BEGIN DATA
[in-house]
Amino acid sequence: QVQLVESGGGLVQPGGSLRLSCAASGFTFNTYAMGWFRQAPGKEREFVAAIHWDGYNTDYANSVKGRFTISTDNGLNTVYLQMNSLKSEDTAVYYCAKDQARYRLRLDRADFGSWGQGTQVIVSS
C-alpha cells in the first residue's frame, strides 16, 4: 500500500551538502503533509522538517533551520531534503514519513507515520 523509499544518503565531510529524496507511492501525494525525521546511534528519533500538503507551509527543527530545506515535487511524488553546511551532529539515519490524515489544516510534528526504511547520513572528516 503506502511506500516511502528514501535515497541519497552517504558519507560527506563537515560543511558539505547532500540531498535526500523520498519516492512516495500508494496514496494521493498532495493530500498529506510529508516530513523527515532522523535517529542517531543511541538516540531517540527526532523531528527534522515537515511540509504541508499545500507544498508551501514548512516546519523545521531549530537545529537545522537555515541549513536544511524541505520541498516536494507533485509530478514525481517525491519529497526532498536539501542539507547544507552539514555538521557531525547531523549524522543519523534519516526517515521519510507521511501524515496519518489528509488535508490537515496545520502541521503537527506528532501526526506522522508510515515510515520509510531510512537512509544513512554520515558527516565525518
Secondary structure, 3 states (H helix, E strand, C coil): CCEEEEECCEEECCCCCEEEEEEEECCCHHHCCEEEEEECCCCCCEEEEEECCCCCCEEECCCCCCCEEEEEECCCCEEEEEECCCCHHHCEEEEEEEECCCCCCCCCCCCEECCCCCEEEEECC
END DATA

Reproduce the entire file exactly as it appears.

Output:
[in-house]
Amino acid sequence: QVQLVESGGGLVQPGGSLRLSCAASGFTFNTYAMGWFRQAPGKEREFVAAIHWDGYNTDYANSVKGRFTISTDNGLNTVYLQMNSLKSEDTAVYYCAKDQARYRLRLDRADFGSWGQGTQVIVSS
C-alpha cells in the first residue's frame, strides 16, 4: 500500500551538502503533509522538517533551520531534503514519513507515520 523509499544518503565531510529524496507511492501525494525525521546511534528519533500538503507551509527543527530545506515535487511524488553546511551532529539515519490524515489544516510534528526504511547520513572528516 503506502511506500516511502528514501535515497541519497552517504558519507560527506563537515560543511558539505547532500540531498535526500523520498519516492512516495500508494496514496494521493498532495493530500498529506510529508516530513523527515532522523535517529542517531543511541538516540531517540527526532523531528527534522515537515511540509504541508499545500507544498508551501514548512516546519523545521531549530537545529537545522537555515541549513536544511524541505520541498516536494507533485509530478514525481517525491519529497526532498536539501542539507547544507552539514555538521557531525547531523549524522543519523534519516526517515521519510507521511501524515496519518489528509488535508490537515496545520502541521503537527506528532501526526506522522508510515515510515520509510531510512537512509544513512554520515558527516565525518
Secondary structure, 3 states (H helix, E strand, C coil): CCEEEEECCEEECCCCCEEEEEEEECCCHHHCCEEEEEECCCCCCEEEEEECCCCCCEEECCCCCCCEEEEEECCCCEEEEEECCCCHHHCEEEEEEEECCCCCCCCCCCCEECCCCCEEEEECC